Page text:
SHOWCASE

Getting a Paper Airplane to Fly Forever

About:
Grab a piece of paper, a sheet of cardboard, and build with Phil Rossoni. Paper airplanes have long been a part of our popular cultural imagination. But this way of flying is truly a paradigm shift! Phil Rossoni, pilot and physicist, explains how to construct and fly a paper airplane under your control. With a large sheet of cardboard you will modify the wind surrounding the paper airplane both sustaining and controlling it as it flies. So with our paper airplane under our control we are truly following in the footsteps of the Wright Brothers.
  • Bio
    Phil Rossoni is a commercial pilot and paper airplane enthusiast. He holds a BA in physics from Oberlin College and an MA in physics from Northeastern University. Phil has 150 hours in gliders and 50 hours in paragliders. Phil is an avid sailor and windsurfer, teaching both at Community Boating in Boston, MA. Phil was introduced to walkalong gliding (the subject of this video) while volunteering at the Museum of Science, Boston. Phil is the author of Build and Pilot Your Own Walkalog Gliders, McGraw-Hill publisher, a book which came out in 2012. This talk was given at a TEDx event using the TED conference format but independently organized by a local community. https://www.ted.com/talks/phil_rossoni_getting_a_paper_airplane_to_fly_forever_sep_2020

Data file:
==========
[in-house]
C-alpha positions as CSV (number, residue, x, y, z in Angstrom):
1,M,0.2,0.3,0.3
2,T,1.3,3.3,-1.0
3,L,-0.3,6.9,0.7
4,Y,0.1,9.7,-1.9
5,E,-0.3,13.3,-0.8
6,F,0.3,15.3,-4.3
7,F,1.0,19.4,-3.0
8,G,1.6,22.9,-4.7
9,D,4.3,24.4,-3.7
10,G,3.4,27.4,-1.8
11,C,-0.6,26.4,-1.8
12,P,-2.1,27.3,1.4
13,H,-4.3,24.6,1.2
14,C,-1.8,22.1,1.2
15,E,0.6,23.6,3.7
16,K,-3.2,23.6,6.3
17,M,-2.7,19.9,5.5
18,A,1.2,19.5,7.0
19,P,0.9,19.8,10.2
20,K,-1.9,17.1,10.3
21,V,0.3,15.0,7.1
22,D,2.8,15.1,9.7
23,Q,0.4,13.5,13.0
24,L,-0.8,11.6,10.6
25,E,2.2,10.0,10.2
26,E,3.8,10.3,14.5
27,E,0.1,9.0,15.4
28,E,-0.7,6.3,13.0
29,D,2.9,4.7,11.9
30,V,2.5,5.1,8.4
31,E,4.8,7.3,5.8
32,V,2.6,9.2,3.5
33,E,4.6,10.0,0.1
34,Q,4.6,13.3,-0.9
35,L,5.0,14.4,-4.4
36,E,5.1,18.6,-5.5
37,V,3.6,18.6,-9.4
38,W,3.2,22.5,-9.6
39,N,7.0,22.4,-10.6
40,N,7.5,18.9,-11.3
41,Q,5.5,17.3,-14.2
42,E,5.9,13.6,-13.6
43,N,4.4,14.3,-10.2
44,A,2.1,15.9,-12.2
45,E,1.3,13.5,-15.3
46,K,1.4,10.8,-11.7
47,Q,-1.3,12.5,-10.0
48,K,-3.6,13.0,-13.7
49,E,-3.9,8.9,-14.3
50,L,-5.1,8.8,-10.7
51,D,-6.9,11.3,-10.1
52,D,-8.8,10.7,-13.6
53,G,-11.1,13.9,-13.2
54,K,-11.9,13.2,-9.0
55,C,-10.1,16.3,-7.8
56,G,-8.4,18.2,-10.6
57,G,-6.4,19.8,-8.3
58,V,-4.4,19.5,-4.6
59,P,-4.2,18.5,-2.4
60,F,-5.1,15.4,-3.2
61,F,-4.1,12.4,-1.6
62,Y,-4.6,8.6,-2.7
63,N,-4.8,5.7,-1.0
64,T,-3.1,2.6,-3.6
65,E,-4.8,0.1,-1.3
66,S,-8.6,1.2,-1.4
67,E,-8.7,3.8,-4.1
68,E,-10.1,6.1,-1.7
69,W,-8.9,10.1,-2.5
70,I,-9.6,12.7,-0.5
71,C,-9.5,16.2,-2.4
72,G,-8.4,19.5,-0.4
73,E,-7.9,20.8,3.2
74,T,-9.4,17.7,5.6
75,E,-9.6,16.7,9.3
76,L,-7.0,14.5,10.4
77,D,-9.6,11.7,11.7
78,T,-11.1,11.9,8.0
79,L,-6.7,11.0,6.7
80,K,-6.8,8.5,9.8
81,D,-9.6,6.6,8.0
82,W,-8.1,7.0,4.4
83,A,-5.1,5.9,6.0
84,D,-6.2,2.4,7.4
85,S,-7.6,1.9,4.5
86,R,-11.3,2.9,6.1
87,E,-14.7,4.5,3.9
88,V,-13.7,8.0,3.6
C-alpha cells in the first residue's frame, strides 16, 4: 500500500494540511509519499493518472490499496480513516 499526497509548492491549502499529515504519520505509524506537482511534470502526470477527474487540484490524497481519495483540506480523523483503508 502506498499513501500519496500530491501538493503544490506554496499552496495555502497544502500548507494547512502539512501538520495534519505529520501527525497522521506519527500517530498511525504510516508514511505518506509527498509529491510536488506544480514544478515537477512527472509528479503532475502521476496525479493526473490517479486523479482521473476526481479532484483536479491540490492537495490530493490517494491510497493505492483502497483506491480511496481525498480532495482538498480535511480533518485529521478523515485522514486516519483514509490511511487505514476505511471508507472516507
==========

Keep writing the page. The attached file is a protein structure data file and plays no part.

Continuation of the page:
About the
Festival

Cambridge Science Festival, the first of its kind in the United States, is a madcap celebration of science, technology, engineering, art, and math (STEAM). A multifaceted, multicultural event, the Festival makes science accessible, interactive, and fun, highlighting the impact of STEAM in all our lives.

For the 2021 Festival, we will host a month-long celebration of STEAM in our community with an overarching theme of gratitude and appreciation. During the month of April 2021, we will showcase creative digital and virtual entries from our rich STEAM community.

MIT Covid-19 policies